Why Some People Have Such a Poor Sense of Direction
Current research on the 3 types of navigators.
Posted June 24, 2018 | Reviewed by Jessica Schrader
I’m driving with my wife to a friend’s house that we’ve never been to before.
“Why don’t you use the GPS?” she asks.
“Because I know where I’m going,” I reply.
She sighs and reaches over to turn on the GPS. “Well I don’t know where you’re going,” she mutters.
My wife and I fit the classic gender stereotype about men being good with directions and women easily getting lost. And it's true that some studies looking at men’s and women’s performance in navigational skills have found slight gender differences. The usual explanation is that men tend to navigate by generating two-dimensional maps in their head, while women tend to navigate by routes and landmarks.
There’s even an evolutionary story to “explain” this gender difference. In hunter-gatherer days, it was always the men who hunted and the women who gathered. Men as hunters chased game across open spaces, so they needed a good sense of the lay of the land. Thus, their brains evolved to navigate by mental maps. But women as gatherers collected fruits and vegetables. Since plants remain in the same location, the women evolved brains that navigate by routes and landmarks.
There may be a grain of truth to this evolutionary “just-so” story, but it’s also quite easy to exaggerate gender differences. Plenty of men are bad at directions, and plenty of women navigate without difficulty.
In fact, we need both kinds of navigational strategies:
- Mental-map navigation is useful for familiar terrain that you traverse frequently. You probably have a good mental map of your neighborhood, and you can go to the supermarket, drop off the dry cleaning, stop by the pharmacy, and get your hair done without first returning home and then departing for each new destination.
- Route-landmark navigation is convenient when you frequently travel back and forth between the same two points. Your commute to work is a good example. The route becomes so familiar that you don’t even need to think about how to navigate it, driving as if on autopilot.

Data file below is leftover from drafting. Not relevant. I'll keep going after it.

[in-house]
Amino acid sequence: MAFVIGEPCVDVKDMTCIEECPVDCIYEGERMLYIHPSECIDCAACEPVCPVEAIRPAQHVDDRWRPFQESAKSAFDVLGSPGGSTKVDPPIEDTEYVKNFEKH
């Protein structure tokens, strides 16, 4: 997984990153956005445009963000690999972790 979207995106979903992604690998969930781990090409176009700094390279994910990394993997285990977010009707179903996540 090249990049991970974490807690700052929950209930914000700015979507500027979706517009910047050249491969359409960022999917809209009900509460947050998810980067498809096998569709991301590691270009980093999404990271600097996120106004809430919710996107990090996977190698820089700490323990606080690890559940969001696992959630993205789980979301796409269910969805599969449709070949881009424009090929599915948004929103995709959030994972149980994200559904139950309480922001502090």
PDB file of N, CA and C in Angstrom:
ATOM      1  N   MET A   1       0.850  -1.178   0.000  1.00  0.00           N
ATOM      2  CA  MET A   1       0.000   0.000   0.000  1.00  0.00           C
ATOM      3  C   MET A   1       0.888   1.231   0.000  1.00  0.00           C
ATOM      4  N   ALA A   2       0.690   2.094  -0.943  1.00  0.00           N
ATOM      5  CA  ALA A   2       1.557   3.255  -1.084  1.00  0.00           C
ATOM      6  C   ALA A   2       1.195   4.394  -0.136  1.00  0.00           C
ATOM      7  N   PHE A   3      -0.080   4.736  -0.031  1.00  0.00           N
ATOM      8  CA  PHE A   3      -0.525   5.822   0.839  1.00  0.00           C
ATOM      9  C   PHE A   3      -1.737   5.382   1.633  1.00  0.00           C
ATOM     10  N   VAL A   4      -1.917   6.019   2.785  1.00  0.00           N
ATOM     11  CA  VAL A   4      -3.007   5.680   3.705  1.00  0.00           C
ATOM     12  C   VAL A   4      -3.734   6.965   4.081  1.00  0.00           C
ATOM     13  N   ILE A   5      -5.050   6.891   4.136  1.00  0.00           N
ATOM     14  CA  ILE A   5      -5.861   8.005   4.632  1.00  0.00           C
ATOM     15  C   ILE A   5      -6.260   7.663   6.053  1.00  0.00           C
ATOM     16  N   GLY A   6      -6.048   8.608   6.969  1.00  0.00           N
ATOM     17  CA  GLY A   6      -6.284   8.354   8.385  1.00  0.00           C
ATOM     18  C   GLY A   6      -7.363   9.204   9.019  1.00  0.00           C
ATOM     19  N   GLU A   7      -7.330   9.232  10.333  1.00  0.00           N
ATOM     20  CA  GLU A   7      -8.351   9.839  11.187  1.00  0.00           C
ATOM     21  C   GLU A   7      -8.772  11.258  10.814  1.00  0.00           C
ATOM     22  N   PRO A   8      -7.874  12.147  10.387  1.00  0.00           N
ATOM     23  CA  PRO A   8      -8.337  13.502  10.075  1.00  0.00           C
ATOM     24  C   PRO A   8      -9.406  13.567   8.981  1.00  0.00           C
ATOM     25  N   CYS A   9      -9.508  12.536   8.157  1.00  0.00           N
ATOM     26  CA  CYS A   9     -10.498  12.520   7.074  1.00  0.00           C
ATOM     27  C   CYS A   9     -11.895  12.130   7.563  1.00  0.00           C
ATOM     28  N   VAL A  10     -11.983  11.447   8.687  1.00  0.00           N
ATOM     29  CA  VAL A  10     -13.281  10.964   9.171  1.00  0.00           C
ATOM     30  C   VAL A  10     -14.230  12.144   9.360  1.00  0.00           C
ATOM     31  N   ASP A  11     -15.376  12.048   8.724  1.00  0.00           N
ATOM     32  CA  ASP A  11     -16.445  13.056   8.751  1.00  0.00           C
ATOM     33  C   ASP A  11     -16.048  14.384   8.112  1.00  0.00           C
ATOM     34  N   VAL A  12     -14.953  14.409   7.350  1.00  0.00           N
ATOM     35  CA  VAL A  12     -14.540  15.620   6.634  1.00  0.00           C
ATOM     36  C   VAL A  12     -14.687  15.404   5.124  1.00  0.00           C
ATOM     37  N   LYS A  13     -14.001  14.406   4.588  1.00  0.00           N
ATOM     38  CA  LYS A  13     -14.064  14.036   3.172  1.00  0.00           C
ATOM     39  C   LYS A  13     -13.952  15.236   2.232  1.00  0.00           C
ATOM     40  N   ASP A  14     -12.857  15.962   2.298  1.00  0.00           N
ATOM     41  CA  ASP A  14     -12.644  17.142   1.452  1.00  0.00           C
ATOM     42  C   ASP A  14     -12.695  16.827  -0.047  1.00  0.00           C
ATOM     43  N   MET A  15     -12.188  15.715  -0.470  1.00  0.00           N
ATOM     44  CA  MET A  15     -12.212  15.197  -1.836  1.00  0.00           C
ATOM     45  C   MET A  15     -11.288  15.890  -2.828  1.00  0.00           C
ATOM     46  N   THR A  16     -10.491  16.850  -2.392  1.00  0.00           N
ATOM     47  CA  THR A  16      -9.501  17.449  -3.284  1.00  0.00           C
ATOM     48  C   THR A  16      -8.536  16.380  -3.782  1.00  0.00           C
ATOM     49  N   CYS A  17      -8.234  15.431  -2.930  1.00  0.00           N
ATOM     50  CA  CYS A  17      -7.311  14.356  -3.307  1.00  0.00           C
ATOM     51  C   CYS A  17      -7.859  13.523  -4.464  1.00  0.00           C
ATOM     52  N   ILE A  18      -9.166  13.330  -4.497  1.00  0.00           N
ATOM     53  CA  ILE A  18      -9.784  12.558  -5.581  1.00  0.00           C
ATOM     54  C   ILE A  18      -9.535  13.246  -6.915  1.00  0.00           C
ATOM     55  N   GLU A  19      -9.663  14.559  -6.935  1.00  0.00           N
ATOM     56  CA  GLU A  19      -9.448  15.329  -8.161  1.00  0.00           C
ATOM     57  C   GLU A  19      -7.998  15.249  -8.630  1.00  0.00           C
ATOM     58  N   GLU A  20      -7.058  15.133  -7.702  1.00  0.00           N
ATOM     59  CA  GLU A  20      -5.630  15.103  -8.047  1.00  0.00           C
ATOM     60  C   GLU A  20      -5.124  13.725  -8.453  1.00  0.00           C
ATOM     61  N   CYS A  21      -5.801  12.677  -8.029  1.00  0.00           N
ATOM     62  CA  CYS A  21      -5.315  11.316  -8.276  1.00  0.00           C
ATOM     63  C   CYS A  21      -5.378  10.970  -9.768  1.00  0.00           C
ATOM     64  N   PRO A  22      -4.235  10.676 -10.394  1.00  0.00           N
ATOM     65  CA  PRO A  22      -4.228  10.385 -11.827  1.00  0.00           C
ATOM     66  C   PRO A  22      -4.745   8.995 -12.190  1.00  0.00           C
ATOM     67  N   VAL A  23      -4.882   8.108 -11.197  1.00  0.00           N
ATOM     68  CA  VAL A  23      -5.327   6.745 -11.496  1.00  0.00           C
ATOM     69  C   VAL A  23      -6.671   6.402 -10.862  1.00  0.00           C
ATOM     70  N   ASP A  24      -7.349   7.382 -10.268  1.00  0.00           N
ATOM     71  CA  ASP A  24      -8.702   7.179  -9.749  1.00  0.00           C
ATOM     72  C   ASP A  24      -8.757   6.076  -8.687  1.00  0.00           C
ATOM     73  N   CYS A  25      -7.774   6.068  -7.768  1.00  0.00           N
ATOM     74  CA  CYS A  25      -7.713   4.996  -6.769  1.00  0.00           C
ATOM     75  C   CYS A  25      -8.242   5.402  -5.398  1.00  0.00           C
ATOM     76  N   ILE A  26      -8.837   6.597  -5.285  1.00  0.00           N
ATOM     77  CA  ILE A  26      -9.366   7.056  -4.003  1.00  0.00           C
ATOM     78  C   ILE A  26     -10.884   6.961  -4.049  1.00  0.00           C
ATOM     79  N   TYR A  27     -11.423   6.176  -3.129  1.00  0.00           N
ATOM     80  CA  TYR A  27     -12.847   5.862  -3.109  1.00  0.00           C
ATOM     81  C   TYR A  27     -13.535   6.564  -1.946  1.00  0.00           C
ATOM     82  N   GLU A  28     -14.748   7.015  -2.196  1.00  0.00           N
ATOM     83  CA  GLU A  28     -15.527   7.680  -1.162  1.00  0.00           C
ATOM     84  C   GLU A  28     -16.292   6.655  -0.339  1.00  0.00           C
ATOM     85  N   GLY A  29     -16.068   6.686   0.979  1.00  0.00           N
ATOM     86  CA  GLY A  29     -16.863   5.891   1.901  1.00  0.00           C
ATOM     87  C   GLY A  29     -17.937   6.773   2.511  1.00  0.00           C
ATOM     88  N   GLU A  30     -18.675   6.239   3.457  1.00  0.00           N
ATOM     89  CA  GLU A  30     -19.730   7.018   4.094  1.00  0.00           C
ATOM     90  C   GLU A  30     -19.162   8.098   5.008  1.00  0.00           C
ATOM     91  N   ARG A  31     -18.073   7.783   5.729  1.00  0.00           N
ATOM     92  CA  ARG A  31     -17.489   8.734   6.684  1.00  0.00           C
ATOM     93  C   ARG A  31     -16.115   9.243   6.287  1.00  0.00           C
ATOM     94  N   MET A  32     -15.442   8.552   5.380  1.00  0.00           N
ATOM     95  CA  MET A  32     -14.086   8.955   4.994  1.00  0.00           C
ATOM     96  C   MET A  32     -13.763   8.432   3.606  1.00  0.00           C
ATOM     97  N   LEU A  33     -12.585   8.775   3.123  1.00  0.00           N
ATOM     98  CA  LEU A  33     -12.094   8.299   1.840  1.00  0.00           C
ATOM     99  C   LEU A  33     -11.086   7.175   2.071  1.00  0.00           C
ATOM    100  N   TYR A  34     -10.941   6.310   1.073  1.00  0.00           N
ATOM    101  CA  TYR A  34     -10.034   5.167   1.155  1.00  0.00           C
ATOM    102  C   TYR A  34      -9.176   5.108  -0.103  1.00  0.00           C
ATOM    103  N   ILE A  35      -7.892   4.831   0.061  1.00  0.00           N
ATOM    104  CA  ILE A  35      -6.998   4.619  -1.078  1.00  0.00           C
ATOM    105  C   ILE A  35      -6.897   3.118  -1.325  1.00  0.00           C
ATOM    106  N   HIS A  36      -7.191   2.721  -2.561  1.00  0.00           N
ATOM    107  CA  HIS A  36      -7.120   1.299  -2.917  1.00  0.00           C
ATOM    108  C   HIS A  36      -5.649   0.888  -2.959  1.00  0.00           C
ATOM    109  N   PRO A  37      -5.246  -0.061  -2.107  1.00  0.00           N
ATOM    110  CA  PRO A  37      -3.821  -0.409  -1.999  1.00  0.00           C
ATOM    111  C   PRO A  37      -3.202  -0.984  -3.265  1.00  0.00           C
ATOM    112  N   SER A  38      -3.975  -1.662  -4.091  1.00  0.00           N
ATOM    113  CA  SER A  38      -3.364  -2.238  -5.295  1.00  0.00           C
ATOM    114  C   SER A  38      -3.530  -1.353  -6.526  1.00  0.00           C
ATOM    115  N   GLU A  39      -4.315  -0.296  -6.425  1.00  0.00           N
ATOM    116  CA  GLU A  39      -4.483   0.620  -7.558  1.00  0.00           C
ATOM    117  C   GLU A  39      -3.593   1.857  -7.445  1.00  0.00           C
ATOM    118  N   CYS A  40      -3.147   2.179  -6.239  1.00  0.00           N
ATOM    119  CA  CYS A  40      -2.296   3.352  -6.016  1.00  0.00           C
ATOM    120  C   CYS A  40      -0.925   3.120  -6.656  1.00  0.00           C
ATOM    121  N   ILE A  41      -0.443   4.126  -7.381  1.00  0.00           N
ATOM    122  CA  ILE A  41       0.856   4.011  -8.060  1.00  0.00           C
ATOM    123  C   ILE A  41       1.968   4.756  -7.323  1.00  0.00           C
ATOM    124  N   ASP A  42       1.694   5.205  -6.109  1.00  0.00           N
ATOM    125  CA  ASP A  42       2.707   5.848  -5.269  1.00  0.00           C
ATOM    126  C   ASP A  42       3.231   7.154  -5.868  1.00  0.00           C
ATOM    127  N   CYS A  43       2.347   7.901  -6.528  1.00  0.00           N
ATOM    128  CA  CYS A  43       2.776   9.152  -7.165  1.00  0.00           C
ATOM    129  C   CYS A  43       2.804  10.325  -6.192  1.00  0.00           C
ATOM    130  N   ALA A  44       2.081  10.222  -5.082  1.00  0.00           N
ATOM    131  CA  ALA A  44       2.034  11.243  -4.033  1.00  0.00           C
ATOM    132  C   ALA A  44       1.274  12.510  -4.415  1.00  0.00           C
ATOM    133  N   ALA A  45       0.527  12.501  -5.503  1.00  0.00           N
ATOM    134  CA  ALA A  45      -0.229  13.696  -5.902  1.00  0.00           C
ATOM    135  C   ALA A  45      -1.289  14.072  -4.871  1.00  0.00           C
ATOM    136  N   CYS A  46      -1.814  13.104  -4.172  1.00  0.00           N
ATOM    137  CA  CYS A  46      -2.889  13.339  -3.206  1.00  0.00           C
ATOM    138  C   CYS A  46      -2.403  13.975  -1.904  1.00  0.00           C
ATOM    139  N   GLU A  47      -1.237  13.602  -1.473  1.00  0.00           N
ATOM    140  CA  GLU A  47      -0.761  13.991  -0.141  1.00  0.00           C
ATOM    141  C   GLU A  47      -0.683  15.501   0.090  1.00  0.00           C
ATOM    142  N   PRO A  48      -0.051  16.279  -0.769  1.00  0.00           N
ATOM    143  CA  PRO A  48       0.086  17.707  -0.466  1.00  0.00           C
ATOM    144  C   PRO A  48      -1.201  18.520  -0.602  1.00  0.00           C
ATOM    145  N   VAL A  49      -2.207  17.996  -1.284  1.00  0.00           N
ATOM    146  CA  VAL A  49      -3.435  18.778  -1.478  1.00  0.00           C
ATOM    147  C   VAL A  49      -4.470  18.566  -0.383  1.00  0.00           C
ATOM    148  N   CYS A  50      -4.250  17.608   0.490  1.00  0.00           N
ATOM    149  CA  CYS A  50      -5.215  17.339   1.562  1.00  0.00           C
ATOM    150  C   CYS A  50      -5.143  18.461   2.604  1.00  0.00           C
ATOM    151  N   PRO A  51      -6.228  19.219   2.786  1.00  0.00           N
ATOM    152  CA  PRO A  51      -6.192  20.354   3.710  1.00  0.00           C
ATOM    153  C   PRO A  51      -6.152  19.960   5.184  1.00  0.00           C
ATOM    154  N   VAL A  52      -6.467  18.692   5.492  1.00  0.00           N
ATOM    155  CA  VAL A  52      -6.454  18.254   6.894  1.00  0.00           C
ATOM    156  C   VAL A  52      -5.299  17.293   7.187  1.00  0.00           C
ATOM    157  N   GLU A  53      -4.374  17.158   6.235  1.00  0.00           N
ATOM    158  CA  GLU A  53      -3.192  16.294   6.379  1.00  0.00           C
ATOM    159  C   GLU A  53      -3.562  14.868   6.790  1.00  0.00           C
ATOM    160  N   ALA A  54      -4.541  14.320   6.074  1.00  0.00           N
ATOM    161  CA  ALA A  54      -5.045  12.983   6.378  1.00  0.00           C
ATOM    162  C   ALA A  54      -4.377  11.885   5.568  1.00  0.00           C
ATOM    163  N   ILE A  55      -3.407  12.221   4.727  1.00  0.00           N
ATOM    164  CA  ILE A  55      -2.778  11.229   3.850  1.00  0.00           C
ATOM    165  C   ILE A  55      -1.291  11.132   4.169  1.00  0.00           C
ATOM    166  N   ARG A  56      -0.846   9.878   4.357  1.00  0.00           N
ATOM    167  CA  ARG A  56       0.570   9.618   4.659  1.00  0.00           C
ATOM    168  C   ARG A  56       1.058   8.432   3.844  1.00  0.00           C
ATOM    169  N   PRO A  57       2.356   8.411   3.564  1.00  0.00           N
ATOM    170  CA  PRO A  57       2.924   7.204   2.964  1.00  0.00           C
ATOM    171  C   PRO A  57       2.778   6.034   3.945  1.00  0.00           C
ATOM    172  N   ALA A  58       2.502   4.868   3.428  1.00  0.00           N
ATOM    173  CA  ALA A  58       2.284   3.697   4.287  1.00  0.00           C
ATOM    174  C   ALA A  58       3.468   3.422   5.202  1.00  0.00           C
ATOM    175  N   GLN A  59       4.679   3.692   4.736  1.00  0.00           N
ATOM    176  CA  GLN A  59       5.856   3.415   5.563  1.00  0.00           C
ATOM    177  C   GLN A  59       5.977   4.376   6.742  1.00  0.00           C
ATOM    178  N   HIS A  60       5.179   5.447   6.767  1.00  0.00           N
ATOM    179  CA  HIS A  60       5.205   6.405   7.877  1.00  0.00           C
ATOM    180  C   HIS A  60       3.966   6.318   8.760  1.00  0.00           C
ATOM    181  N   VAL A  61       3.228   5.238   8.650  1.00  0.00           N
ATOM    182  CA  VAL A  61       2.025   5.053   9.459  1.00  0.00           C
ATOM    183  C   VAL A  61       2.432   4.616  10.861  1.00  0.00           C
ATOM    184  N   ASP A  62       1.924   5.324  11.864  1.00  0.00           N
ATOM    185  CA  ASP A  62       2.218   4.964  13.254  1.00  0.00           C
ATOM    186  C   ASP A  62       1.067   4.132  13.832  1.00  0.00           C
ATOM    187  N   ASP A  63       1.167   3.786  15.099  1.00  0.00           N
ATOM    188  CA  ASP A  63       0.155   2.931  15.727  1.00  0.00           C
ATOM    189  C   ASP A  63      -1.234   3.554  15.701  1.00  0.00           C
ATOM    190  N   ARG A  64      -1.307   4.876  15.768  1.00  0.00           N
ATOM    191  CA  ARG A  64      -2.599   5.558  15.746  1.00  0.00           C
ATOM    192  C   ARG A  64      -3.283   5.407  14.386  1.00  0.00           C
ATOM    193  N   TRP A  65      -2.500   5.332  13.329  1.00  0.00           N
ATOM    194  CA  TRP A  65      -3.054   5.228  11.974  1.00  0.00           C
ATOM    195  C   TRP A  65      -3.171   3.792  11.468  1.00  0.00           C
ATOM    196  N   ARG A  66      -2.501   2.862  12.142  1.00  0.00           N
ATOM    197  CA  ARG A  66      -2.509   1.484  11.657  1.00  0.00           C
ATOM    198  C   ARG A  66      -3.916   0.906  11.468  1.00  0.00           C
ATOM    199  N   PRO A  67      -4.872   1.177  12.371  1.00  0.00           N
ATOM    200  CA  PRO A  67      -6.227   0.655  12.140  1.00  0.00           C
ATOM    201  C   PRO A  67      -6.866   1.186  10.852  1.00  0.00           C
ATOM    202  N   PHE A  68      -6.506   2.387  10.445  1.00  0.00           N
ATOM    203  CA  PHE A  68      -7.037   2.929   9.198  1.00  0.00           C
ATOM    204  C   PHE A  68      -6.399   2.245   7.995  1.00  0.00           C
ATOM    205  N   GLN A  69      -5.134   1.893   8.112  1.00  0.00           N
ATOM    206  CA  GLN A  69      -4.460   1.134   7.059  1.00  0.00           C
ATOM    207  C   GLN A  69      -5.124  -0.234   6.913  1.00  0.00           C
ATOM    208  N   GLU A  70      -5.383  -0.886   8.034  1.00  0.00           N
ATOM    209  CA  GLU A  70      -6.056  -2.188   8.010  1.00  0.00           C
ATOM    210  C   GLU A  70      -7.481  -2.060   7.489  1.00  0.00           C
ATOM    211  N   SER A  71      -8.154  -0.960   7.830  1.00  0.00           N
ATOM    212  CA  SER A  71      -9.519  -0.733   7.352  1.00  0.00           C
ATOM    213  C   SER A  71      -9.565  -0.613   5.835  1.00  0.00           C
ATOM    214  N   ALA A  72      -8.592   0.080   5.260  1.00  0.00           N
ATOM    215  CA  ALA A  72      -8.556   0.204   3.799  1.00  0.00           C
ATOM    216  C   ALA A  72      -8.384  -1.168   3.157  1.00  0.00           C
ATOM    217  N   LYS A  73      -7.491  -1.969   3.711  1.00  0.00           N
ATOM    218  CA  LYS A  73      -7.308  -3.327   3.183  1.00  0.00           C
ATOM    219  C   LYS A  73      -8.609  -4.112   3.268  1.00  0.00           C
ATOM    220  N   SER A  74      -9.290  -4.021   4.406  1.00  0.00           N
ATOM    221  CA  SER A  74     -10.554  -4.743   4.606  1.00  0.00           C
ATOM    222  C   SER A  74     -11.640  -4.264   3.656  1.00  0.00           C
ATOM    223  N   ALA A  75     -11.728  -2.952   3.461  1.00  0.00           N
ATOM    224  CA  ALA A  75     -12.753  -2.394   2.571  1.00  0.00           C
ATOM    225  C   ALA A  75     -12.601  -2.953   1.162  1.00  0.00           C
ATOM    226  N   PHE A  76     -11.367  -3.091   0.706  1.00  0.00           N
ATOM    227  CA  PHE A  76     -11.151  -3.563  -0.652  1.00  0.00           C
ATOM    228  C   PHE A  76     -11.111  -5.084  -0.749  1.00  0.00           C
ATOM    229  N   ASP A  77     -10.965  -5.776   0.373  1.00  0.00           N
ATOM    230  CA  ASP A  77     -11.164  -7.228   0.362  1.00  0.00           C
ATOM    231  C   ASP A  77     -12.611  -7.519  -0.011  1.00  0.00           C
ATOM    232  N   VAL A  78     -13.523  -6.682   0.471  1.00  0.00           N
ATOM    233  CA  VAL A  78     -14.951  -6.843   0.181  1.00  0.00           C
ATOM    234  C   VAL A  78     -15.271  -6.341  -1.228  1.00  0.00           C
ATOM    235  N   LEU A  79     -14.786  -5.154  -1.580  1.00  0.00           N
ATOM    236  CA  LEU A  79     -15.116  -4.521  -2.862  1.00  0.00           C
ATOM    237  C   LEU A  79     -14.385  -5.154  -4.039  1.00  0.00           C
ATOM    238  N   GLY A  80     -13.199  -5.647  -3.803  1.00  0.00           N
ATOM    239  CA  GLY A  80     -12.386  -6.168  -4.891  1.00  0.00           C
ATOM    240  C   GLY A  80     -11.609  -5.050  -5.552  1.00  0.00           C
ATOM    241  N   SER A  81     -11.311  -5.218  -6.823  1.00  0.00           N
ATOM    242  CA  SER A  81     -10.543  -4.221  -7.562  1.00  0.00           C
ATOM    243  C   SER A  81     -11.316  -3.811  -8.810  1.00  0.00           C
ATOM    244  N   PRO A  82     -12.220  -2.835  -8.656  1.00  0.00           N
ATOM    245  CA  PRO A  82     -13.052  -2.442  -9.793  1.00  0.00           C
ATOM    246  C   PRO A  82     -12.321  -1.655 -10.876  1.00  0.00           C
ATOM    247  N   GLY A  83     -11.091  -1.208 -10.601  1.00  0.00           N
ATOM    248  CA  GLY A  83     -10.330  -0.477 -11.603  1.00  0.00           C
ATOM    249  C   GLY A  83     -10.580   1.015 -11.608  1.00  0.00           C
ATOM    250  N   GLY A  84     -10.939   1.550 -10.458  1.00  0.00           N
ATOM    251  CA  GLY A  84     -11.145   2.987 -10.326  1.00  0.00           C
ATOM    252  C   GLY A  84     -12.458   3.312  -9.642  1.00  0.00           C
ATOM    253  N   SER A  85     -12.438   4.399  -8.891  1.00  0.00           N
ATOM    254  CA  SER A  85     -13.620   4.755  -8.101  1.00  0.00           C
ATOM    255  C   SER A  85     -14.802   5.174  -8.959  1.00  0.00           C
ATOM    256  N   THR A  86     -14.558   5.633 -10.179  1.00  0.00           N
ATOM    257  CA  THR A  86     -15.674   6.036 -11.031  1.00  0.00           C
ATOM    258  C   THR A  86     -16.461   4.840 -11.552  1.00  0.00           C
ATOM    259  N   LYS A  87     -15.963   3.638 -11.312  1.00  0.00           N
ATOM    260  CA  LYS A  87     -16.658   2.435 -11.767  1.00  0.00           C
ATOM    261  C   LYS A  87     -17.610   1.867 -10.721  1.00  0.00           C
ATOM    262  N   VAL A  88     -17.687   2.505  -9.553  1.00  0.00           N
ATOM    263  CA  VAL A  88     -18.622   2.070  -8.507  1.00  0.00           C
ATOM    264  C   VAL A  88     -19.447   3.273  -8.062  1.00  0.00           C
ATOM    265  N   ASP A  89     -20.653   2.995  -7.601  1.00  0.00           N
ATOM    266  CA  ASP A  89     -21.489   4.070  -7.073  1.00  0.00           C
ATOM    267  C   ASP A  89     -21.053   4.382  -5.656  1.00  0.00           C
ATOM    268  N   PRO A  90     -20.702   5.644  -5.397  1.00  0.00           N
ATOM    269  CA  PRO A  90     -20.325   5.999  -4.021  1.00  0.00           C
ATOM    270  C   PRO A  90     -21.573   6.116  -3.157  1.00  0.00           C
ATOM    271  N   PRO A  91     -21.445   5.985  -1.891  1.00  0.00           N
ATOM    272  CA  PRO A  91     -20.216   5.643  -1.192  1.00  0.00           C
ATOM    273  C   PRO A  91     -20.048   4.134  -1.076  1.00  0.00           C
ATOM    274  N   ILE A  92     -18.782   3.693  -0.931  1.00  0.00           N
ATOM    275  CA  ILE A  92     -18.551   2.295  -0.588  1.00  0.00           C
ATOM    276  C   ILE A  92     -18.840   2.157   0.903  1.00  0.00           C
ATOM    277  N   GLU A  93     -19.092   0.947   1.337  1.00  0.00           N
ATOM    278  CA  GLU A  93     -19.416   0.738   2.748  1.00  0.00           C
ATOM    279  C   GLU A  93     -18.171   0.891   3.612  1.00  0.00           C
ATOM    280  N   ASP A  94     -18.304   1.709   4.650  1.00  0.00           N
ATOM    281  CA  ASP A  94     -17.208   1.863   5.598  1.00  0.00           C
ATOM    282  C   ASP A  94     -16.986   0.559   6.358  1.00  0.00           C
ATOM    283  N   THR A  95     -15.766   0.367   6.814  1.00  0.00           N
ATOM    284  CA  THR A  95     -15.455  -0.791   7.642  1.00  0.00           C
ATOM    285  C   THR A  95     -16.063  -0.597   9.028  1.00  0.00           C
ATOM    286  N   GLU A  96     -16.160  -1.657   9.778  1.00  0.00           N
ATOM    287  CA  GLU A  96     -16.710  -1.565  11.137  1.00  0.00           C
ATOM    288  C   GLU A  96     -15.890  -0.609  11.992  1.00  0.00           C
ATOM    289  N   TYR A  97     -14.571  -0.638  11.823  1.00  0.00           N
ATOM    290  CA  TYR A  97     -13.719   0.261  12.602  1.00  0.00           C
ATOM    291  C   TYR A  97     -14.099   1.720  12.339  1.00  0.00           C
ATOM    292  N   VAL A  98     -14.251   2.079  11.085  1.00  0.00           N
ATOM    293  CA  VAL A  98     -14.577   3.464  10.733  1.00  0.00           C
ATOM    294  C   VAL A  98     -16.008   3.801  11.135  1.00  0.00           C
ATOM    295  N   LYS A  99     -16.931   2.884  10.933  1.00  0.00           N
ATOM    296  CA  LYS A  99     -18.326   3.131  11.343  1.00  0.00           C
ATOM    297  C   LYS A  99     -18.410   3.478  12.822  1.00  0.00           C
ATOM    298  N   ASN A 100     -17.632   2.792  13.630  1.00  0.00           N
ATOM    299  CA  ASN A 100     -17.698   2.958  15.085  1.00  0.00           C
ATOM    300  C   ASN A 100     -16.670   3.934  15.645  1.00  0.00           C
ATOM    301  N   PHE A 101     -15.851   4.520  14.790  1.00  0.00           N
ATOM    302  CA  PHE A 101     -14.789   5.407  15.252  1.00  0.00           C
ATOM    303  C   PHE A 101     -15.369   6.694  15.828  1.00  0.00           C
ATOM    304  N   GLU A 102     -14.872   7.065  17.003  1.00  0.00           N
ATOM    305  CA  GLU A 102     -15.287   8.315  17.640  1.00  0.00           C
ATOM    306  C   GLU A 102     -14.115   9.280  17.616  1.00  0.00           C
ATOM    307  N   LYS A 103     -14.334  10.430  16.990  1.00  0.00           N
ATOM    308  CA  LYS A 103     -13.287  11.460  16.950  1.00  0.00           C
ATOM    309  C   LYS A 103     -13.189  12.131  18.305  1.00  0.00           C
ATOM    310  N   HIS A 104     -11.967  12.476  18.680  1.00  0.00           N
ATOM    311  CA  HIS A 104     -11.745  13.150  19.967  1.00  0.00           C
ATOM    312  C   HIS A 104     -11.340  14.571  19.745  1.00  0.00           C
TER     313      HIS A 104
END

In a research review, psychologists Steven Weisberg and Nora Newcombe explored individual differences in navigational abilities. To test people’s abilities to create mental maps of new locations, they had previously asked research participants to navigate through a virtual reality scene resembling a small college campus, with crisscrossing pathways and various buildings scattered about.
The training phase of the experiment consisted of four excursions through the virtual reality environment. During the first two excursions, the participants traveled along two different main routes that never intersected. They also learned the names of four buildings along each of these routes. In the last two excursions, they traveled along two different connecting routes, each of which crossed the two main routes.
The test phase consisted of two tasks. In the first task, the participant was dropped in front of each building and asked to point in the direction of each of the other seven buildings. In the second task, they were shown a layout of the pathways and asked to drag icons of the buildings to their proper locations.
These tasks enabled the researchers to test two navigational abilities.
- Within-route learning involves memory for landmarks along familiar routes. This ability corresponds to the route-landmark style of navigation.
- Between-route learning involves making inferences about how the landmarks on the two main routes are related to each other based on their experiences of traveling along the connector routes. This corresponds to the mental-map style of navigation.
Some believe that there are two types of people, those who navigate by routes and landmarks, as opposed to those who navigate by mental maps. But this isn’t what Weisberg and Newcombe found. In fact, their participants clustered into three distinct groups, which they called integrators, non-integrators, and imprecise navigators:
- Integrators were good at both within-route and between-route learning. In other words, they were familiar with the landmarks along the routes they traveled, and they also had a good understanding of the general layout of the terrain.